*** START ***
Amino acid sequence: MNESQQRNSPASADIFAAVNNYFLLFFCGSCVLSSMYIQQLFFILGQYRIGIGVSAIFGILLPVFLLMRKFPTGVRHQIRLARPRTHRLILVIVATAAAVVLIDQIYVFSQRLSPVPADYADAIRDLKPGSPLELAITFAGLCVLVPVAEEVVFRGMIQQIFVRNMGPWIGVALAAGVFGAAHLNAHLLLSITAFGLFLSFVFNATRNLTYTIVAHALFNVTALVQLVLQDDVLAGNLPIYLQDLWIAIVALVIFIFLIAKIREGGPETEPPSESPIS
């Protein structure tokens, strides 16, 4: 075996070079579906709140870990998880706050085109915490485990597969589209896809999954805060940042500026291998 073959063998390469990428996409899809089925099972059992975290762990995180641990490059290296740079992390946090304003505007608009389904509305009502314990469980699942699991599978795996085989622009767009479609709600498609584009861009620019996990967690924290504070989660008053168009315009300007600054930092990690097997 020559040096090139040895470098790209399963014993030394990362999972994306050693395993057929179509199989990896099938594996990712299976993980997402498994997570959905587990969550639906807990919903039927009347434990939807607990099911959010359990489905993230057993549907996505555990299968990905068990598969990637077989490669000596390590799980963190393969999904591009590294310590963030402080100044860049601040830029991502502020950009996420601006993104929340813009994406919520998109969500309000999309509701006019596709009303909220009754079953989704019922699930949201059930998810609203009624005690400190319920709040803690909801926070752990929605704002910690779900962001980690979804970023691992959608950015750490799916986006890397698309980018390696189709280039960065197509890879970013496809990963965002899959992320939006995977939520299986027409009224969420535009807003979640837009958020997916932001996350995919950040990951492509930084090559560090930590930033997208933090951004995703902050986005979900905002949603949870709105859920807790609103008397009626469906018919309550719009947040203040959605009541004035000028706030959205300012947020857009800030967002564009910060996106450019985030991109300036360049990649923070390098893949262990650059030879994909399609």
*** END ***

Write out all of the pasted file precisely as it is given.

Amino acid sequence: MNESQQRNSPASADIFAAVNNYFLLFFCGSCVLSSMYIQQLFFILGQYRIGIGVSAIFGILLPVFLLMRKFPTGVRHQIRLARPRTHRLILVIVATAAAVVLIDQIYVFSQRLSPVPADYADAIRDLKPGSPLELAITFAGLCVLVPVAEEVVFRGMIQQIFVRNMGPWIGVALAAGVFGAAHLNAHLLLSITAFGLFLSFVFNATRNLTYTIVAHALFNVTALVQLVLQDDVLAGNLPIYLQDLWIAIVALVIFIFLIAKIREGGPETEPPSESPIS
């Protein structure tokens, strides 16, 4: 075996070079579906709140870990998880706050085109915490485990597969589209896809999954805060940042500026291998 073959063998390469990428996409899809089925099972059992975290762990995180641990490059290296740079992390946090304003505007608009389904509305009502314990469980699942699991599978795996085989622009767009479609709600498609584009861009620019996990967690924290504070989660008053168009315009300007600054930092990690097997 020559040096090139040895470098790209399963014993030394990362999972994306050693395993057929179509199989990896099938594996990712299976993980997402498994997570959905587990969550639906807990919903039927009347434990939807607990099911959010359990489905993230057993549907996505555990299968990905068990598969990637077989490669000596390590799980963190393969999904591009590294310590963030402080100044860049601040830029991502502020950009996420601006993104929340813009994406919520998109969500309000999309509701006019596709009303909220009754079953989704019922699930949201059930998810609203009624005690400190319920709040803690909801926070752990929605704002910690779900962001980690979804970023691992959608950015750490799916986006890397698309980018390696189709280039960065197509890879970013496809990963965002899959992320939006995977939520299986027409009224969420535009807003979640837009958020997916932001996350995919950040990951492509930084090559560090930590930033997208933090951004995703902050986005979900905002949603949870709105859920807790609103008397009626469906018919309550719009947040203040959605009541004035000028706030959205300012947020857009800030967002564009910060996106450019985030991109300036360049990649923070390098893949262990650059030879994909399609």